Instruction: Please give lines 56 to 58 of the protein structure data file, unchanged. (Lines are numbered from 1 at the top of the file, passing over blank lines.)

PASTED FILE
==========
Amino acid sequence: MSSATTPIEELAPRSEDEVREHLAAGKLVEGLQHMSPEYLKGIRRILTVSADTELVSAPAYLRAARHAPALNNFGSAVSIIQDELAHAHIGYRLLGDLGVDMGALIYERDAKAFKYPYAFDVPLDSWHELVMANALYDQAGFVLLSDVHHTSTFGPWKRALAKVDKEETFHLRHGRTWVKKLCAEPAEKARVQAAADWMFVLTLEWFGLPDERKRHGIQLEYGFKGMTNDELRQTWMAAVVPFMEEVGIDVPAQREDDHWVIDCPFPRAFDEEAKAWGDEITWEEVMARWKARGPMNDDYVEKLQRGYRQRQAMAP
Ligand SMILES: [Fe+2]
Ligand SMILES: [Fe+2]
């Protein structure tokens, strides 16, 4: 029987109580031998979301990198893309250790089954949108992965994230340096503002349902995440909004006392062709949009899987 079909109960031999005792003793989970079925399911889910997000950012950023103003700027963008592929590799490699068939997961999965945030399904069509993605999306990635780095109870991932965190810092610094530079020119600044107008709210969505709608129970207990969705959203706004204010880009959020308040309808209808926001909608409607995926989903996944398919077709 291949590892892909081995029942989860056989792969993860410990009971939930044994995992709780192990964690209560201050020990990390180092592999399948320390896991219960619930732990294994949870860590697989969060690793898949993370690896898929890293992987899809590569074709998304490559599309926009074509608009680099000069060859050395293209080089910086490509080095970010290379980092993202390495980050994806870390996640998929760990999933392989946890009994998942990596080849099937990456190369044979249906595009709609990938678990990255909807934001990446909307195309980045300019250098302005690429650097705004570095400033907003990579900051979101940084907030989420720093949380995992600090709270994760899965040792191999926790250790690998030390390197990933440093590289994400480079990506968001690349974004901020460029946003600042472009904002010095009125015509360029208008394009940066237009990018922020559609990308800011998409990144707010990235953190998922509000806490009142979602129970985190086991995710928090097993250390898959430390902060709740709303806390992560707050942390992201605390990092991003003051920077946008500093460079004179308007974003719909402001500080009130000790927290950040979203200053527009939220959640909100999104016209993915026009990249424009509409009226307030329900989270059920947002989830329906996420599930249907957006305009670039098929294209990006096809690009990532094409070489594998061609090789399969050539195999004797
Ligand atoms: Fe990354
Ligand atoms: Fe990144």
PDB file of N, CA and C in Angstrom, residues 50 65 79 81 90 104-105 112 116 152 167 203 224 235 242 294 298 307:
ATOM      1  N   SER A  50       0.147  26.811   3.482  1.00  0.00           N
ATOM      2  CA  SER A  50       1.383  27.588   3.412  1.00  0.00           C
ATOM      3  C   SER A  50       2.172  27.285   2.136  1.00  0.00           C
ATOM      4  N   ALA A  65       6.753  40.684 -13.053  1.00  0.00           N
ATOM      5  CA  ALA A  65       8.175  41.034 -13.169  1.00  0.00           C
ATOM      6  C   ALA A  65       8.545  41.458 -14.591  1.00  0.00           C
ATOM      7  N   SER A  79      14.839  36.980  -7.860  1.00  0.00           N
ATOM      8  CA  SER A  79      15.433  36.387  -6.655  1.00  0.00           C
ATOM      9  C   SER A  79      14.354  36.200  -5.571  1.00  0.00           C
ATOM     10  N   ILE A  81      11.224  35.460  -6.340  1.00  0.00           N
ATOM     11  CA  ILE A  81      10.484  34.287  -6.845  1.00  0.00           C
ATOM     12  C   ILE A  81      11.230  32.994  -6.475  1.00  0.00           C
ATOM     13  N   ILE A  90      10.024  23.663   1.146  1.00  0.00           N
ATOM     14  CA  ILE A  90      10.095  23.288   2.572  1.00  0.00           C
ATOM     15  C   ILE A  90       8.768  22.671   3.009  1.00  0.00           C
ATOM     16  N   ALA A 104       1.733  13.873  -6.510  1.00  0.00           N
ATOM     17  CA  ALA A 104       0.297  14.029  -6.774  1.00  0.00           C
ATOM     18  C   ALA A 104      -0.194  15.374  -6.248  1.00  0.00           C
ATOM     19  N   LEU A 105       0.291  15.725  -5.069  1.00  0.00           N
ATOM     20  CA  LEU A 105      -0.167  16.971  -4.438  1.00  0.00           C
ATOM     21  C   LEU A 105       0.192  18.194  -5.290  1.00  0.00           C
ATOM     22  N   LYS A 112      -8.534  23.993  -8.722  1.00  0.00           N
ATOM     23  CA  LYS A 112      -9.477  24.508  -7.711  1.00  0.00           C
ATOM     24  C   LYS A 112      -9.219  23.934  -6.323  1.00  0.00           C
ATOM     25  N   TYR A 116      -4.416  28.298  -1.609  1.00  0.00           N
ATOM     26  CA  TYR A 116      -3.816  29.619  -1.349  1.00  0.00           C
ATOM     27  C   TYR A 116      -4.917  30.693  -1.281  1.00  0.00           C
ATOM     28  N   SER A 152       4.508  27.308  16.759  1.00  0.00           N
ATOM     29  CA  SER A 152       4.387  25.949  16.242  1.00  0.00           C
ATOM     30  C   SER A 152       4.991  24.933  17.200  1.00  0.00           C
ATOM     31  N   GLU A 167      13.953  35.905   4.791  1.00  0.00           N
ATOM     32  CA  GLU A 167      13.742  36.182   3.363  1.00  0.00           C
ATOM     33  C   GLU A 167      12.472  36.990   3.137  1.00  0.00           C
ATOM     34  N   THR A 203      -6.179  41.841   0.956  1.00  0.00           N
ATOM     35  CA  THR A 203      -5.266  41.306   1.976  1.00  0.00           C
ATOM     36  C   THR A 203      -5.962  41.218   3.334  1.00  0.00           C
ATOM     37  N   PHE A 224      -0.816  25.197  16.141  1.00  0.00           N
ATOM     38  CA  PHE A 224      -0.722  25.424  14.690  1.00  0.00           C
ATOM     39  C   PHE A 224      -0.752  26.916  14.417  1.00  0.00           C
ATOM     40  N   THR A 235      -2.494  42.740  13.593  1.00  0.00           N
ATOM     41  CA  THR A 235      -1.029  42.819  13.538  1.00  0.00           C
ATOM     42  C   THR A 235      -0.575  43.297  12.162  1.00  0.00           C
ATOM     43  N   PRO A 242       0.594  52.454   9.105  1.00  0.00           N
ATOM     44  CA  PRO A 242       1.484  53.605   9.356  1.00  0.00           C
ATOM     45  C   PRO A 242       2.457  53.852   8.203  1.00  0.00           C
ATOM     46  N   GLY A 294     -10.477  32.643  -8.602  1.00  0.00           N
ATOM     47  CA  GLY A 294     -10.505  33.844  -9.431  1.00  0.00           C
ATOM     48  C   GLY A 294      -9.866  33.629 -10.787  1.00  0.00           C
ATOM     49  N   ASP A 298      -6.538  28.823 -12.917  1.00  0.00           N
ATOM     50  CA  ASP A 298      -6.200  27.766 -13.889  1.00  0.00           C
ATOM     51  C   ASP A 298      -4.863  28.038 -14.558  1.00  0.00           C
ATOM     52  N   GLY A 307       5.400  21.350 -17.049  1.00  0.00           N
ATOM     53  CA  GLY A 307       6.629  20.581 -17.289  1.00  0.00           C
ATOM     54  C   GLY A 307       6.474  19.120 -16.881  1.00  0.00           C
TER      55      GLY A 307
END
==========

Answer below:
ATOM     49  N   ASP A 298      -6.538  28.823 -12.917  1.00  0.00           N
ATOM     50  CA  ASP A 298      -6.200  27.766 -13.889  1.00  0.00           C
ATOM     51  C   ASP A 298      -4.863  28.038 -14.558  1.00  0.00           C